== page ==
"running_time_secs" : 7140,
         "actors" : [
            "Vince Vaughn",
            "Owen Wilson",
            "Rose Byrne"
         ],
         "year" : 2013
      },
      "id" : "tt2234155",
      "type" : "add"
   },

If you compare the data to the mappings, you will see how the data maps when stored in the index.

Mappings script

The mappings script is python and uses Sigv4 request signing to communicate with the domain. Since you deploy the domain in VPC with IAM controlling access to the domain, you need to ensure that each request to the domain is signed so that the IAM role found in the signature maps to permissions that give access to resources in the domain.

Look at the code snippet and let us review what it does:

    service = 'es'
    credentials = boto3.Session().get_credentials()
    awsauth = AWS4Auth(credentials.access_key, credentials.secret_key, opts.region, service, session_token=credentials.token)

    url = "https://%s/_template/movies_template" % opts.endpoint

    payload = {
        "index_patterns":[
            "movies*"
        ],
        "settings":{
            "index.number_of_shards":1,
            "index.number_of_replicas":2
        },
        "mappings":{
		...
        }
    }


    res = requests.put(url, auth=awsauth, json=payload)
    print res

First, you setup the access to credentials found on the EC2 instance in the instance metadata. This metadata contains the IAM role associated with the proxy server when launched. The AWS4Auth from this import “from requests_aws4auth import AWS4Auth” brings in the necessary package. Once you have built the request signer, you create the URL for the endpoint. I am using the “requests” package to perform a HTTPS POST request to the Amazon Elasticsearch Service. The EC2 instance has a role that allows all “es:ESHttp*” requests from this instance.

You then call the _template API on the service to create the template for the mappings and settings.

Load script

Just as with the mappings script, the load script is python and uses Sigv4 request signing to communicate with the domain.

Look at the code snippet and let us review what it does:

    service = 'es'
    credentials = boto3.Session().get_credentials()
    awsauth = AWS4Auth(credentials.access_key,credentials.secret_key,
                 opts.region,service,session_token=credentials.token)

    records = list()
    url = "https://%s/_bulk/" % opts.endpoint

    with open('2013Imdb.txt', 'r') as imdb_data_file:
        imdb_data = json.load(imdb_data_file)
        for rec in imdb_data:
            records.append('{"index" : { "_index" : "movies"} }')
            records.append(json.JSONEncoder().encode(rec['fields']))
            if (len(records) / 2) >= 100:
                print 'Flushing %d records' % (len(records) / 2)
                res=requests.post(url, auth=awsauth, data=("\n".join(records)) + "\n", headers={"Content-Type":"application/x-ndjson"})
                print res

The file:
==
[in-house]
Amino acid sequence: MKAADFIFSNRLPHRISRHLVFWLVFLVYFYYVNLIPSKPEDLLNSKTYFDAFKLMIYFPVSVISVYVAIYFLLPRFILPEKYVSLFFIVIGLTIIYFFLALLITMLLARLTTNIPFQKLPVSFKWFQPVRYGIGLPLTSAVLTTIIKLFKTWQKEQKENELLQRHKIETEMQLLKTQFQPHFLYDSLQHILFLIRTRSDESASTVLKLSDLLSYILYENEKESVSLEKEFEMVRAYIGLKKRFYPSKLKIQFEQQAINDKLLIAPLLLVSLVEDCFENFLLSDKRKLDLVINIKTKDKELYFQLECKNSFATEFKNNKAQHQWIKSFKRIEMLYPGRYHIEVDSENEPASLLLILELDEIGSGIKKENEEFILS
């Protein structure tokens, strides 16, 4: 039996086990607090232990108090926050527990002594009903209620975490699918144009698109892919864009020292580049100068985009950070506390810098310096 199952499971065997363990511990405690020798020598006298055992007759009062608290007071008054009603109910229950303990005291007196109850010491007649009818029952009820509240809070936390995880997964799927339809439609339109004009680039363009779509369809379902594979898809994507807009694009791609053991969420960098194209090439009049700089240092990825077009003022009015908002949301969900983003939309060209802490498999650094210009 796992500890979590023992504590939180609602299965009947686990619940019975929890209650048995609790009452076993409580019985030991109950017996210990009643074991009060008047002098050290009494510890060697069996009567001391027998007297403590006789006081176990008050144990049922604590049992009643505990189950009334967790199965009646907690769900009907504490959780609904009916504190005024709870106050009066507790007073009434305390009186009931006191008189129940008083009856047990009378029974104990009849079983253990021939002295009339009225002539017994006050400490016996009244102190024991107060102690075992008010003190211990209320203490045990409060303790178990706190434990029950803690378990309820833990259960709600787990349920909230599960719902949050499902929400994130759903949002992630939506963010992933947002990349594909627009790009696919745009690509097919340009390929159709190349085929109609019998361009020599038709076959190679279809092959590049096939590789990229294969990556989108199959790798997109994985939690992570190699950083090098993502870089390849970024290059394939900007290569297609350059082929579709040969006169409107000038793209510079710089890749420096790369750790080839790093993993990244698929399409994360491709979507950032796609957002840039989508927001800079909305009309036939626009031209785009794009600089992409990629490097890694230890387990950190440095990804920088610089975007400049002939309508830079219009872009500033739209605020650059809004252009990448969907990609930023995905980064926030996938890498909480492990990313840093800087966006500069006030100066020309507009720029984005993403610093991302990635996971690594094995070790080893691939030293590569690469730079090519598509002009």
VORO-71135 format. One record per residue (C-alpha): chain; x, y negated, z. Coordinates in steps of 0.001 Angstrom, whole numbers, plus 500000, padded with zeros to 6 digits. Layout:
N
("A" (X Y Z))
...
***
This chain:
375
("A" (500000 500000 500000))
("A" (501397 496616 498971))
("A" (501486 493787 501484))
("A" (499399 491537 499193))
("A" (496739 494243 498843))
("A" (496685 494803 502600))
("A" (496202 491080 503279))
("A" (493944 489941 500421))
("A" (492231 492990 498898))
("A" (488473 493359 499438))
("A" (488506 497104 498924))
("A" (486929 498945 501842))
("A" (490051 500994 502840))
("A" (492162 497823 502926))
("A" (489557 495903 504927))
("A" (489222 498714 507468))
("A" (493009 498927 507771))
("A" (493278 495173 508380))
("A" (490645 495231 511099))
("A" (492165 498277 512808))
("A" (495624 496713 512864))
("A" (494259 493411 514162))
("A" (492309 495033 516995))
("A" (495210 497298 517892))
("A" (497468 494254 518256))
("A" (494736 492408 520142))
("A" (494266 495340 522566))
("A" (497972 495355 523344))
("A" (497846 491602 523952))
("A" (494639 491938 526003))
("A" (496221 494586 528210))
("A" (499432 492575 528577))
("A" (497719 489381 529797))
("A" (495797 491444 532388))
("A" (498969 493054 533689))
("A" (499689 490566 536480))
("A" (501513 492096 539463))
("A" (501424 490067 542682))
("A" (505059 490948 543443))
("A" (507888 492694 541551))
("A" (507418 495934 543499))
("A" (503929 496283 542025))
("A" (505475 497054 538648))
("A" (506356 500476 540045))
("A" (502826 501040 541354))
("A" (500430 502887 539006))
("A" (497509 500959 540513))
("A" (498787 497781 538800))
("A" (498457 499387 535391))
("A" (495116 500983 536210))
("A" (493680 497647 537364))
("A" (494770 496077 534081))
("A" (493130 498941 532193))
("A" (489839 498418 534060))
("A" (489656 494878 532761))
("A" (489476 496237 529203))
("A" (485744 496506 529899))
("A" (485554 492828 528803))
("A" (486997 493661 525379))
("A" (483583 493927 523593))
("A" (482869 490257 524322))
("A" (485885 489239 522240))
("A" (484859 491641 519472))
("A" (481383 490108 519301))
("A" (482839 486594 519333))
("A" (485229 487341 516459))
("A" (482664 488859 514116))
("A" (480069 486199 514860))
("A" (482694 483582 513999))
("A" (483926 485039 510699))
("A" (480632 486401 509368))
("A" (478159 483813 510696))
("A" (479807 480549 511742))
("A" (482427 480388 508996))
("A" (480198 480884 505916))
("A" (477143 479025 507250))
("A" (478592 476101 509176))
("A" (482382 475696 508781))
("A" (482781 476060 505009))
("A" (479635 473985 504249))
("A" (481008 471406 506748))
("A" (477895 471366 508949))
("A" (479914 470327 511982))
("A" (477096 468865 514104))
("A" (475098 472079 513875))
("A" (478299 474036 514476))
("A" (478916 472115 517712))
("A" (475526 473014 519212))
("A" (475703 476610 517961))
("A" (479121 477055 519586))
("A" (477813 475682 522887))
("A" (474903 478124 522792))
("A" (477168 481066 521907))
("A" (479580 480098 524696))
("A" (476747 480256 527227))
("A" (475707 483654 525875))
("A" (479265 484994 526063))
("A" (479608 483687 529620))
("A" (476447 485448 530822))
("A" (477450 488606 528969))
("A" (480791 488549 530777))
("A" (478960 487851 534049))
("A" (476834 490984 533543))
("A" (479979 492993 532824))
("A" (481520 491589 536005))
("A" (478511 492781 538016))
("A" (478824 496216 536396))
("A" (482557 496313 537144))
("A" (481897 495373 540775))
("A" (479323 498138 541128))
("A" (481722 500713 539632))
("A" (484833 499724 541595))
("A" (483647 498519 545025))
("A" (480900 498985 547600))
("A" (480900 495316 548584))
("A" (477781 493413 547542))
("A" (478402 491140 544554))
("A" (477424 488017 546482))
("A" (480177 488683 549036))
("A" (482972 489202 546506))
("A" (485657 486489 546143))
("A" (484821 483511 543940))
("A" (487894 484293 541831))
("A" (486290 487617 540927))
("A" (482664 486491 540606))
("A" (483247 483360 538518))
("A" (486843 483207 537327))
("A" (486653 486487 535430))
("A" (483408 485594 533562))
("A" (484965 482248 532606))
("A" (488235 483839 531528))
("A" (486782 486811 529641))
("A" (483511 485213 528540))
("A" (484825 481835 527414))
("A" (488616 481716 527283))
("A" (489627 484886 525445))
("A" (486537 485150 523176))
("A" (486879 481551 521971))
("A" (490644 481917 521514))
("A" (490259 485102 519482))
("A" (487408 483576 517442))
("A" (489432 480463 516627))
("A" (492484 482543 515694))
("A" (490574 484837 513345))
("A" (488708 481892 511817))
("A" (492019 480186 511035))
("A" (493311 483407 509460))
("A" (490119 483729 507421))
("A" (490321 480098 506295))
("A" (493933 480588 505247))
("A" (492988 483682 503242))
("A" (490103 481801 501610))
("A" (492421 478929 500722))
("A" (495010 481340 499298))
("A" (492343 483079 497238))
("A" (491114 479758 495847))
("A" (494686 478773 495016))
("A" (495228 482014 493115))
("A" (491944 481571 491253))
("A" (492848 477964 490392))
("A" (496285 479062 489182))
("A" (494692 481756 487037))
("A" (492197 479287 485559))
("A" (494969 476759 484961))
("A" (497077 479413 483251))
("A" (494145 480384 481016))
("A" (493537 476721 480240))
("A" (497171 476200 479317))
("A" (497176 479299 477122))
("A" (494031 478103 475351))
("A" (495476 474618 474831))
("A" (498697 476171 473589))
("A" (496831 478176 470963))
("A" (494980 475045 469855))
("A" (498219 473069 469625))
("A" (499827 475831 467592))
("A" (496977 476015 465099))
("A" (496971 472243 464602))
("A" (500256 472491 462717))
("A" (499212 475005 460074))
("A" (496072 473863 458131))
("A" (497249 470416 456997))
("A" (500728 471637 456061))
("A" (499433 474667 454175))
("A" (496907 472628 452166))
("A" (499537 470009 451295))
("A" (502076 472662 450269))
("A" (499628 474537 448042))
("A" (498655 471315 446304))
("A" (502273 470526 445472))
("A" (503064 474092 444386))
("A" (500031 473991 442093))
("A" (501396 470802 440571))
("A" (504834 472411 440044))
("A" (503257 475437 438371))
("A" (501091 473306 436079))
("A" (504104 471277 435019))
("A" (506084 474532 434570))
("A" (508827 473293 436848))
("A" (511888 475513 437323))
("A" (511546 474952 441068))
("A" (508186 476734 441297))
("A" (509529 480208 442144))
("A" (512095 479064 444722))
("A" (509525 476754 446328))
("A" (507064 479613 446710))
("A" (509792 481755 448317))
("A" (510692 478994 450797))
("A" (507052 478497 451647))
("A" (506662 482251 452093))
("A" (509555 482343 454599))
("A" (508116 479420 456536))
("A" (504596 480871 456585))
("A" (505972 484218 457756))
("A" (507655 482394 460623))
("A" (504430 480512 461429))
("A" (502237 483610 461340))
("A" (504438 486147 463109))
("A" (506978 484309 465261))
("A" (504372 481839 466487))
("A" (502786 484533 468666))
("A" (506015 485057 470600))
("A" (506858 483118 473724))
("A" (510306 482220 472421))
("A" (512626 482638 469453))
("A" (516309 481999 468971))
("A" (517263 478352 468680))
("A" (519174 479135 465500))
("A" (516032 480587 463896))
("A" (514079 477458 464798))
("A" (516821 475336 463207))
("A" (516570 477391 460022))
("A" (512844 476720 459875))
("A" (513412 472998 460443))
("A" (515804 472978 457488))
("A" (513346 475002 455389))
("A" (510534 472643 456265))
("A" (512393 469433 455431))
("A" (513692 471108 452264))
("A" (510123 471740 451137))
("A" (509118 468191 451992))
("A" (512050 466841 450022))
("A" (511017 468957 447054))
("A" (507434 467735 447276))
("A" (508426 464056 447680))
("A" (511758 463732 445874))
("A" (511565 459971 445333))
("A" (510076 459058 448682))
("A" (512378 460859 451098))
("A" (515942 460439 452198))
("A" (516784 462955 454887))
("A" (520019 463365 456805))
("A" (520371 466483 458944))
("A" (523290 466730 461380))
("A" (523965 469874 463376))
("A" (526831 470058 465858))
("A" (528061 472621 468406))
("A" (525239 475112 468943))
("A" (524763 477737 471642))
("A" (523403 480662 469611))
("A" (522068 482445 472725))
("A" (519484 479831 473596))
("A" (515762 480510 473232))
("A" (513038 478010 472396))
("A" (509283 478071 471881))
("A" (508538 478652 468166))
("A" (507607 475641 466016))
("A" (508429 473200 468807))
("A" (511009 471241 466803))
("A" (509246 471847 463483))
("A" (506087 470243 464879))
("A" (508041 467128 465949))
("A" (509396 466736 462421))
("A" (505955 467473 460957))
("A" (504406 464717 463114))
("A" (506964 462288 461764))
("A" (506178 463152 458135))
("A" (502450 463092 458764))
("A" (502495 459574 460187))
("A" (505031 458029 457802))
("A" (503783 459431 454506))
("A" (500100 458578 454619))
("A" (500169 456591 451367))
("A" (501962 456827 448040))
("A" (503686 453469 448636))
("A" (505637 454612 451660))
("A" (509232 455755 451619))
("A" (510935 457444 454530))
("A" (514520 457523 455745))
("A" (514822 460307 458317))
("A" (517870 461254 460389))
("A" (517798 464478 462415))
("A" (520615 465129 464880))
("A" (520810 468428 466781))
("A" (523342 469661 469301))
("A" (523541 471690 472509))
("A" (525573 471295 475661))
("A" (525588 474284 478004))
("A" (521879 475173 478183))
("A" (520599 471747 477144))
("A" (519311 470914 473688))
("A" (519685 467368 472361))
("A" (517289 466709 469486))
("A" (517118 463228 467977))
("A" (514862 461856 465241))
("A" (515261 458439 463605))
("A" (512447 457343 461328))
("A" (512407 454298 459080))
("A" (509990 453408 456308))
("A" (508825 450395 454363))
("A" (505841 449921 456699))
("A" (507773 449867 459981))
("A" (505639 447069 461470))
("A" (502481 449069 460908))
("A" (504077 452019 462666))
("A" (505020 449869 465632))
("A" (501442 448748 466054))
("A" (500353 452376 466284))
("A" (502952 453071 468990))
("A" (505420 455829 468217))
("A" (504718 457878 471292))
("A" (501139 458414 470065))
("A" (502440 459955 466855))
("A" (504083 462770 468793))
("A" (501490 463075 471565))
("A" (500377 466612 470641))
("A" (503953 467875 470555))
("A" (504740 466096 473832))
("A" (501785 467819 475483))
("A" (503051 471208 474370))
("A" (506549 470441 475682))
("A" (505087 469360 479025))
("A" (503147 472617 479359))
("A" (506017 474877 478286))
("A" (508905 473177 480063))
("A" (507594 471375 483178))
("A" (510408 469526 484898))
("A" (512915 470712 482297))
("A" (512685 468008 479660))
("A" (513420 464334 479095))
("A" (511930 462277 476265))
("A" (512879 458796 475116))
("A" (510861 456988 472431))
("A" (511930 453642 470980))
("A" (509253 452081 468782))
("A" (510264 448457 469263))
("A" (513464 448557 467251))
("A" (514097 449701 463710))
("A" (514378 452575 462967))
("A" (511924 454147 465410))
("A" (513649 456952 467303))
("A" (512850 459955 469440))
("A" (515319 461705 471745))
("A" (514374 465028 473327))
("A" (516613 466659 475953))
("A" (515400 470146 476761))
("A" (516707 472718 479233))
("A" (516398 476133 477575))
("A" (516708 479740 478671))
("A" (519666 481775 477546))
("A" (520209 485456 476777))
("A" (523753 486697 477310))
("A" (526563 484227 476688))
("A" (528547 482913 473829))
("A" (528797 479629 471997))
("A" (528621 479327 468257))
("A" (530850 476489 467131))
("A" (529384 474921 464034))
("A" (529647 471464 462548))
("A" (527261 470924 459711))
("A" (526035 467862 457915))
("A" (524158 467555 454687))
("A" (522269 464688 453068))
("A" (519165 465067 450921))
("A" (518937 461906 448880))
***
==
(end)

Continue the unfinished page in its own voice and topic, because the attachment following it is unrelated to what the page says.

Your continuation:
records = list()
        print 'Flushing %d records' % (len(records) / 2)
        requests.post(url, auth=awsauth, data="\n".join(records))

You then iterate over the JSON file until all data processes. Request singing is an important part of securing your domain and is a necessary function of making things work. Tool like curl or wget do not natively sign requests to the Amazon ES service. You leverage the _bulk API to load the data into the domain.

Load the data into the domain

Now that you have an overview of how to configure the index and use python tooling to create data in the index, navigate to AWS Systems Manager and start a session on the proxy server. Each server in this workshop is running the AWS Systems Manager Agent (SSM Agent)

A session will launch in your browser and should look similar to this:

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The AWS CloudFormation template “bootcamp-aes-kibany-proxy” created two scripts called “es-commands.sh” and “es-proxy-downloader.sh”. They exist in the “/usr/share/es-scripts” directory.

Review the shell scripts

Run the Linux command:

sh-4.2$ **ls /usr/share/es-scripts**

ls /usr/share/es-scripts

It provides this output:

total 12
drwxr-xr-x 2 root root 58 Nov 29 15:30 .
drwxr-xr-x 82 root root 4096 Nov 29 15:30 ..
-rwxr-xr-x 1 root root 768 Nov 29 15:30 es-commands.sh
-rwxr-xr-x 1 root root 285 Nov 29 15:30 es-proxy-downloader.sh

View the contents of each file using the “cat” command.

  • es-proxy-downloader.sh

This shell script downloads node and the aws-es-curl project for installation. This utility enables access to your domain and lets you query from the proxy if needed.

sh-4.2$ cat /usr/share/es-scripts/es-proxy-downloader.sh
curl -o- https://raw.githubusercontent.com/nvm-sh/nvm/v0.34.0/install.sh | bash
. ~/.nvm/nvm.sh
nvm install node
npm install aws-es-curl -g
aws-es-curl --region eu-central-1 -X GET 'https://vpc-es-lab-026925054f2e-5ktmz7pklga74holuc2wjvounq.eu-central-1.es.amazonaws.com/_nodes/stats'
  • es-commands.sh

This shell script wraps the mapping and data loading python scripts you reviewed earlier.

sh-4.2$ cat /usr/share/es-scripts/es-commands.sh
pip install boto3 --user
pip install elasticsearch --user
pip install requests --user
pip install requests-aws4auth --user
wget https://search-sa-log-solutions.s3-us-east-2.amazonaws.com/fluentd-kinesis-logstash/packages/put-data.py
wget https://search-sa-log-solutions.s3-us-east-2.amazonaws.com/fluentd-kinesis-logstash/packages/put-mappings.py
wget https://search-sa-log-solutions.s3-us-east-2.amazonaws.com/fluentd-kinesis-logstash/data/2013Imdb.txt
echo 'putting mappings'
python put-mappings.py --endpoint vpc-es-lab-026925054f2e-5ktmz7pklga74holuc2wjvounq.eu-central-1.es.amazonaws.com --region eu-central-1
echo 'posting data'
python put-data.py --endpoint vpc-es-lab-026925054f2e-5ktmz7pklga74holuc2wjvounq.eu-central-1.es.amazonaws.com --region eu-central-1

Run the commands

Each script automatically adds the Amazon ES domain values so you do not have to worry about editing for the correct values. You simply run the scripts.

Make sure you are in the home directory of the ssm-user by issuing a “cd” command:

sh-4.2$ cd
sh-4.2$ pwd
/home/ssm-user

Run the es-proxy-downloader.sh script

This will download the necessary node projects and the aws-es-curl utility to validate the permissions are set on the domain. Run the following script “. /usr/share/es-scripts/es-proxy-downloader.sh”